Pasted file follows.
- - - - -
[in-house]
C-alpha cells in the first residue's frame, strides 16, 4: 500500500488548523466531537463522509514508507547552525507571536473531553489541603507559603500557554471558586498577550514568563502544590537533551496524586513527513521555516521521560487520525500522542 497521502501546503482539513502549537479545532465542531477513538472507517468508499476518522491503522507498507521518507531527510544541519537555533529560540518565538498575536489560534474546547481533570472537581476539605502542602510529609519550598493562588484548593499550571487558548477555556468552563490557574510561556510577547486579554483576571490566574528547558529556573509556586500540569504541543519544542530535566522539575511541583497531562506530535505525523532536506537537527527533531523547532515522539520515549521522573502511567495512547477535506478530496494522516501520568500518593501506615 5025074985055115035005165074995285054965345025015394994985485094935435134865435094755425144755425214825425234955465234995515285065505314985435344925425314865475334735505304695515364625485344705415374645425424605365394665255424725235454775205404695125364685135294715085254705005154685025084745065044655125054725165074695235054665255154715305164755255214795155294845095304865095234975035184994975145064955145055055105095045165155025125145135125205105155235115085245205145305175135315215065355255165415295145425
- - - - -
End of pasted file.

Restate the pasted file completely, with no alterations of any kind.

[in-house]
C-alpha cells in the first residue's frame, strides 16, 4: 500500500488548523466531537463522509514508507547552525507571536473531553489541603507559603500557554471558586498577550514568563502544590537533551496524586513527513521555516521521560487520525500522542 497521502501546503482539513502549537479545532465542531477513538472507517468508499476518522491503522507498507521518507531527510544541519537555533529560540518565538498575536489560534474546547481533570472537581476539605502542602510529609519550598493562588484548593499550571487558548477555556468552563490557574510561556510577547486579554483576571490566574528547558529556573509556586500540569504541543519544542530535566522539575511541583497531562506530535505525523532536506537537527527533531523547532515522539520515549521522573502511567495512547477535506478530496494522516501520568500518593501506615 5025074985055115035005165074995285054965345025015394994985485094935435134865435094755425144755425214825425234955465234995515285065505314985435344925425314865475334735505304695515364625485344705415374645425424605365394665255424725235454775205404695125364685135294715085254705005154685025084745065044655125054725165074695235054665255154715305164755255214795155294845095304865095234975035184994975145064955145055055105095045165155025125145135125205105155235115085245205145305175135315215065355255165415295145425